A Prayer for Owen Meany
How we cite our quotes:
She appeared to want nothing from life but a child and a loving husband; it is important to note these singulars—she did not want children, she wanted me, just me, and she got me; she did not want men in her life, she wanted a man, the right man, and shortly before she died, she found him. (2.3)
We see examples throughout the novel that show us how strong John's relationship with his mother is. Even though his birth is unplanned, she loves him utterly and completely. John has a remarkable relationship with his whole family – his family life is secure and loving both in good times and bad.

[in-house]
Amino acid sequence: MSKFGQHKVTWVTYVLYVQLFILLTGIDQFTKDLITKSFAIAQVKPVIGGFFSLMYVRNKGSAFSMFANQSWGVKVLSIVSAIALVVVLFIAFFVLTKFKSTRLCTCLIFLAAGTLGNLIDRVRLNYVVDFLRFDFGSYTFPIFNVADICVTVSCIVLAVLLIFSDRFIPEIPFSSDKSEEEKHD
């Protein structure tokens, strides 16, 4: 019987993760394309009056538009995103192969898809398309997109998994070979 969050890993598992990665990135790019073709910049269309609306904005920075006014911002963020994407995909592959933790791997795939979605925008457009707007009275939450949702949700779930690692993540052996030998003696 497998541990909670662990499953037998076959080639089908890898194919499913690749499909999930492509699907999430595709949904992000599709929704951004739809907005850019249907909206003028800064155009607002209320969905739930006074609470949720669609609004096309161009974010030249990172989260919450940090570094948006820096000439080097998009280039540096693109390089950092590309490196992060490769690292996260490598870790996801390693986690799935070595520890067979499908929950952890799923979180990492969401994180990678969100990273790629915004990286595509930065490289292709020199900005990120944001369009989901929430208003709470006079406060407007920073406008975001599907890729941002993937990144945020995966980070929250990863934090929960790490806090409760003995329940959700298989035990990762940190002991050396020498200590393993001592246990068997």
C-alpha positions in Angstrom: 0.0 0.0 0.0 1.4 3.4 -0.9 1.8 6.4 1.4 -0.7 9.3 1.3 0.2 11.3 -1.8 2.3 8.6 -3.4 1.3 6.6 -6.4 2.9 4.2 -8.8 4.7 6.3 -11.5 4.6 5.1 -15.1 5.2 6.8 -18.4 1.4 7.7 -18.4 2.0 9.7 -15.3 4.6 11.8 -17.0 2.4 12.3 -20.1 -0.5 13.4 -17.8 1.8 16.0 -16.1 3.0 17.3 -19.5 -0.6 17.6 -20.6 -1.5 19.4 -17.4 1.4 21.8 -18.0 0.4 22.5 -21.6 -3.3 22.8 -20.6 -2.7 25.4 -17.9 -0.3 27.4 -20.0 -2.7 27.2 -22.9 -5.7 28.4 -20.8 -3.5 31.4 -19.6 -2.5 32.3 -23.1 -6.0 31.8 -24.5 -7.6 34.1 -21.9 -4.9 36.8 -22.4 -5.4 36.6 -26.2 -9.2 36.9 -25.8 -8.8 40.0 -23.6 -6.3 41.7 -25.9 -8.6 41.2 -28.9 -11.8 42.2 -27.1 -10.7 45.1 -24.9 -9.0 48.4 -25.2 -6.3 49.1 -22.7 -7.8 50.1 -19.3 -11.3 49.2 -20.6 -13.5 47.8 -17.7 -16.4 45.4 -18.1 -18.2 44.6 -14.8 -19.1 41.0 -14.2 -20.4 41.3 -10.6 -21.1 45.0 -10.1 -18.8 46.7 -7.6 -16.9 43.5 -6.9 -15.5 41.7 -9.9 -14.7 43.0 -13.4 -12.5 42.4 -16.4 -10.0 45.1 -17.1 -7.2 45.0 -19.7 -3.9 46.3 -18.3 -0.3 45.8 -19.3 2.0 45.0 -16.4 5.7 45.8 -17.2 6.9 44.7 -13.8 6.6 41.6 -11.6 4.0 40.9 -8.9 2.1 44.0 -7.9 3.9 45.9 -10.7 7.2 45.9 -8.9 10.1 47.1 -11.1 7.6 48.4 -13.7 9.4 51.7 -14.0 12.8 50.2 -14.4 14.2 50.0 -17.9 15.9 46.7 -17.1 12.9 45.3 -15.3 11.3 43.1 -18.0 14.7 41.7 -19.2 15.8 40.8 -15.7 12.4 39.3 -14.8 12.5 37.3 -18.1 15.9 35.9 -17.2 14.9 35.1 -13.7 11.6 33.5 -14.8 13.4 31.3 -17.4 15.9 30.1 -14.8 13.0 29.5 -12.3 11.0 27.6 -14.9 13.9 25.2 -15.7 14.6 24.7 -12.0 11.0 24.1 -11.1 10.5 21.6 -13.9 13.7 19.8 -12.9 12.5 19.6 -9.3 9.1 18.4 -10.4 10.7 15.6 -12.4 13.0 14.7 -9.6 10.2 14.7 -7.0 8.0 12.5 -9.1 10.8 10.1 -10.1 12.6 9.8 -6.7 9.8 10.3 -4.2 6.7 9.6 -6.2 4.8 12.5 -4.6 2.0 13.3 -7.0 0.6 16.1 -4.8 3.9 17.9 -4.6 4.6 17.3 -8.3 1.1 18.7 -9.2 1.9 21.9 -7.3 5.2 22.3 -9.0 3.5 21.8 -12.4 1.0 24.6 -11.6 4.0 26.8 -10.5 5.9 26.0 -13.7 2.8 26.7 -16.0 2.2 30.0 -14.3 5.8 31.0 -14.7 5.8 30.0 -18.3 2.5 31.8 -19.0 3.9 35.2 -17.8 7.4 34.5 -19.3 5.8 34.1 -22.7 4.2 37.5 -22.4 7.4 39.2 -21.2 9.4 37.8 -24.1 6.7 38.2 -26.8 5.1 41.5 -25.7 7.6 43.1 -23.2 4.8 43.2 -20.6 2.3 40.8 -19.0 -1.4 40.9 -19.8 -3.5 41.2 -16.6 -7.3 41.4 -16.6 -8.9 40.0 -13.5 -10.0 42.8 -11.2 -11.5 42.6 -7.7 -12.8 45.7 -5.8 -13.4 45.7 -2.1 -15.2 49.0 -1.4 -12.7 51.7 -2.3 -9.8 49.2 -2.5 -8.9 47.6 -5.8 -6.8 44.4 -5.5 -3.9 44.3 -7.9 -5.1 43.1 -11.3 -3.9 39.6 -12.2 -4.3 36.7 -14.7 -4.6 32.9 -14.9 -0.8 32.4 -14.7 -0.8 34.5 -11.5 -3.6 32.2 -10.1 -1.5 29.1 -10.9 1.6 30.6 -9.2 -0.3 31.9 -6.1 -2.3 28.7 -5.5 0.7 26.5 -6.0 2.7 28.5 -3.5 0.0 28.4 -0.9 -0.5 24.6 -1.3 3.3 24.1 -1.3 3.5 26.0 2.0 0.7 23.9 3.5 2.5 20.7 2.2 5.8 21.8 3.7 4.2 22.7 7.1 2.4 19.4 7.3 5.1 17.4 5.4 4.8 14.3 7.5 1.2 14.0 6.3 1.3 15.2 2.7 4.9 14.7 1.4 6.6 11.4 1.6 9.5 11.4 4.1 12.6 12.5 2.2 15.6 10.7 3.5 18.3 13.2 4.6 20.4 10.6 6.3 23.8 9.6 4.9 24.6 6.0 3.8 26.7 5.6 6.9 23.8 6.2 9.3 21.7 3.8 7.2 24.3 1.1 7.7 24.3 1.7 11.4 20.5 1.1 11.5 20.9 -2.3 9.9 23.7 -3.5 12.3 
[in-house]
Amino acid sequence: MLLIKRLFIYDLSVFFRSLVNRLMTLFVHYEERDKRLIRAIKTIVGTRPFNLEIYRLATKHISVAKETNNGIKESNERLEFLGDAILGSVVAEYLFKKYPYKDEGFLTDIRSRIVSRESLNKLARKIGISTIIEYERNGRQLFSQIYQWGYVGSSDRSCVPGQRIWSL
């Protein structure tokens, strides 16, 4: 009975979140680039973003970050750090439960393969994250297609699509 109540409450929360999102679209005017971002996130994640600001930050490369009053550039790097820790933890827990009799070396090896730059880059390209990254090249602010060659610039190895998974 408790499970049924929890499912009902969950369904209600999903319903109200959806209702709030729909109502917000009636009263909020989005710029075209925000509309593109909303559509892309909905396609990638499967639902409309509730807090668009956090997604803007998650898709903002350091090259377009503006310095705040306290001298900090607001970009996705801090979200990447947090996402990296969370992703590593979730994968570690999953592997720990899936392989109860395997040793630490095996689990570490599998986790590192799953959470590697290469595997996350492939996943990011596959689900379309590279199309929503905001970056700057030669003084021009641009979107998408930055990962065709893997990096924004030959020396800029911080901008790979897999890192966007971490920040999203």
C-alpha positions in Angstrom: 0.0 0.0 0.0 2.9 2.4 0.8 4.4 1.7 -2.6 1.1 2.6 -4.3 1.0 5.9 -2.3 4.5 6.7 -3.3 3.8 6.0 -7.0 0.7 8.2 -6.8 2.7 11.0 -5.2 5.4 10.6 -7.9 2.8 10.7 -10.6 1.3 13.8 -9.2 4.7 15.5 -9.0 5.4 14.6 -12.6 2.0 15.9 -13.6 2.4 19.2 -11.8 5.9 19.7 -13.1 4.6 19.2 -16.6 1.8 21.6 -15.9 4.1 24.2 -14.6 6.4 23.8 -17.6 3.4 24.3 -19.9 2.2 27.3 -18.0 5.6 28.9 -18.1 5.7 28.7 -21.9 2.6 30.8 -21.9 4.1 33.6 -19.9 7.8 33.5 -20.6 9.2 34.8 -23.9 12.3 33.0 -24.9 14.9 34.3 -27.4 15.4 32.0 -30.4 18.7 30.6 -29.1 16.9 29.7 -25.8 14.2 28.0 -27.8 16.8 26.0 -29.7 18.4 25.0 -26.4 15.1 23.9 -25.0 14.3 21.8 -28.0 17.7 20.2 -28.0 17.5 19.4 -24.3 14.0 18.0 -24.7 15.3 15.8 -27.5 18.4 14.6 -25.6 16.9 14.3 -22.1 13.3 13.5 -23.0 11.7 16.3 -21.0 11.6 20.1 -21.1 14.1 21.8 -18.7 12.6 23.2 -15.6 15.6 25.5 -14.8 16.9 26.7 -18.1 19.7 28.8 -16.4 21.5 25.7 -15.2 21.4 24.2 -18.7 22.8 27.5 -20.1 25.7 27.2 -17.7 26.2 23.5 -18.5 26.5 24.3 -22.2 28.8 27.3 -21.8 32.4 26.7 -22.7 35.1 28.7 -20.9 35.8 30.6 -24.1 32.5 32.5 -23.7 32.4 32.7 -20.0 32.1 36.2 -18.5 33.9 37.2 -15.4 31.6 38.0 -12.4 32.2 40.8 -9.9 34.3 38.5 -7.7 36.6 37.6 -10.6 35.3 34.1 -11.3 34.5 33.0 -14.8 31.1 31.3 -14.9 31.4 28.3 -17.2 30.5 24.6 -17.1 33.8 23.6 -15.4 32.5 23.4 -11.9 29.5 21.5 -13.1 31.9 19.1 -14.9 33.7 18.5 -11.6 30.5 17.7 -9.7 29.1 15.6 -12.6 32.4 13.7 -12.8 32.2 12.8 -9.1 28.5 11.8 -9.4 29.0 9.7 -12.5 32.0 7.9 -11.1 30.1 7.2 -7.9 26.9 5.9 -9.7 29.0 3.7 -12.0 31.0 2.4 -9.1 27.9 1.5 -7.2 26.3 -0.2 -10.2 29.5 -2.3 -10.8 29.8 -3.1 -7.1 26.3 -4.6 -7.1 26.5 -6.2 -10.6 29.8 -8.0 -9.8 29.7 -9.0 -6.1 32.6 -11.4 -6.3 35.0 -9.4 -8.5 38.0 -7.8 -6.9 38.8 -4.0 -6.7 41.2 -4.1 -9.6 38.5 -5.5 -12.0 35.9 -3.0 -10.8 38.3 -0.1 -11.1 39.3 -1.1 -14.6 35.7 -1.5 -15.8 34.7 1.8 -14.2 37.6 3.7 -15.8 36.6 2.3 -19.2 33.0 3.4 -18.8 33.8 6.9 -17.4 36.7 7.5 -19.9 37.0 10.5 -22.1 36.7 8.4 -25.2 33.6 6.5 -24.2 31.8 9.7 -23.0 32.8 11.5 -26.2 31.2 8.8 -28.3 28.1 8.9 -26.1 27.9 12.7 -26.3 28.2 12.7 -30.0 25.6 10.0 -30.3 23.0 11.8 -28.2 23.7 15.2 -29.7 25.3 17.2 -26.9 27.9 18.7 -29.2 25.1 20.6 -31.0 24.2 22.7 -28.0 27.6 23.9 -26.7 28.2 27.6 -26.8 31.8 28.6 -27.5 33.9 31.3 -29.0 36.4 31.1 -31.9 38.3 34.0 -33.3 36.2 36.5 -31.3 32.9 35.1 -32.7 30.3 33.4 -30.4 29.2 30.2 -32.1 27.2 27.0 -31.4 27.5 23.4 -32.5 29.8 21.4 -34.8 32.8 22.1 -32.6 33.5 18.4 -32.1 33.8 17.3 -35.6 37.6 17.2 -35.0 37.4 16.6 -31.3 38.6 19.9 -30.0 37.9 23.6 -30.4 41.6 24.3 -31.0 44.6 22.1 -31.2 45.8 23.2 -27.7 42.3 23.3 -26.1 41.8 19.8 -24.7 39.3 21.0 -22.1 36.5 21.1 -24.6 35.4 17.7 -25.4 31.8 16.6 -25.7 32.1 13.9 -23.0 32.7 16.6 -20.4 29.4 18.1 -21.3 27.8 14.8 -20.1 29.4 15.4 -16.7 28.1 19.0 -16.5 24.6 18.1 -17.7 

His name was Dan Needham. How many times I have prayed to God that he was my real father! (2.14)
John is totally right. Dan's the man. Step-parents tend to get a bad rap in literary depictions, but John knows that Dan is a better dad to him than any other birth father could ever be.
"They're sort of hard to control—my cousins," I said. "That's the problem."
"YOU MAKE THEM SOUND LIKE WILD ANIMALS," Owen said.
"They are—kind of," I said. (2.245-247)
At the beginning of the novel, John's relationship with his cousins is based on fear. Throwing Owen into the mix totally changes the dynamic though – all of a sudden the Eastman kids calm down, partly because Owen freaks them out so much.